To evaluate the relationship between race/ethnicity and breast cancer-specific survival according to subtype and explore mediating factors.Participants were women presenting with stage I to III breast cancer between January 2000 and December 2007 at National Comprehensive Cancer Network centers with survival follow-up through December 2009. Cox proportional hazards regression was used to compare breast cancer-specific survival among Asians (n = 533), Hispanics (n = 1,122), and blacks (n = 1,345) with that among whites (n = 14,268), overall and stratified by subtype (luminal A like, luminal B like, human epidermal growth factor receptor 2 type, and triple negative). Model estimates were used to derive mediation proportion and 95% CI for selected risk factors.In multivariable adjusted models, overall, blacks had 21% higher risk of breast cancer-specific death (hazard ratio [HR], 1.21; 95% CI, 1.00 to 1.45). For estrogen receptor-positive tumors, black and white survival differences were greatest within 2 years of diagnosis (years 0 to 2: HR, 2.65; 95% CI, 1.34 to 5.24; year 2 to end of follow-up: HR, 1.50; 95% CI, 1.12 to 2.00). Blacks were 76% and 56% more likely to die as a result of luminal A-like and luminal B-like tumors, respectively. No disparities were observed for triple-negative or human epidermal growth factor receptor 2-type tumors. Asians and Hispanics were less likely to die as a result of breast cancer compared with whites (Asians: HR, 0.56; 95% CI, 0.37 to 0.85; Hispanics: HR, 0.74; 95% CI, 0.58 to 0.95). For blacks, tumor characteristics and stage at diagnosis were significant disparity mediators. Body mass index was an important mediator for blacks and Asians.Racial disparities in breast cancer survival vary by tumor subtype. Interventions are needed to reduce disparities, particularly in the first 2 years after diagnosis among black women with estrogen receptor-positive tumors.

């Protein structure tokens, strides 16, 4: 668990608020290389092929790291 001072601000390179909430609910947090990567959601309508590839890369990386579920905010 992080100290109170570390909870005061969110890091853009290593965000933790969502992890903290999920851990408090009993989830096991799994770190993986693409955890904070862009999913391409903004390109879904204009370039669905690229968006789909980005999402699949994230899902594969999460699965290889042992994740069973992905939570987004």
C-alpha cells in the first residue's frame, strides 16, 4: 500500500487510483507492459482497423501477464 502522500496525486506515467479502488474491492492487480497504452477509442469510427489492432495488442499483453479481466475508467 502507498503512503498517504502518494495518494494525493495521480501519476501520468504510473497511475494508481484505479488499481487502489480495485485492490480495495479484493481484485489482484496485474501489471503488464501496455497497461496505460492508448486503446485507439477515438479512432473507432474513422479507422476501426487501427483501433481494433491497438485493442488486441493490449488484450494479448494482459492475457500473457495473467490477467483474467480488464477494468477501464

View details for DOI 10.1200/JCO.2014.57.1349
View details for PubMedID 25964252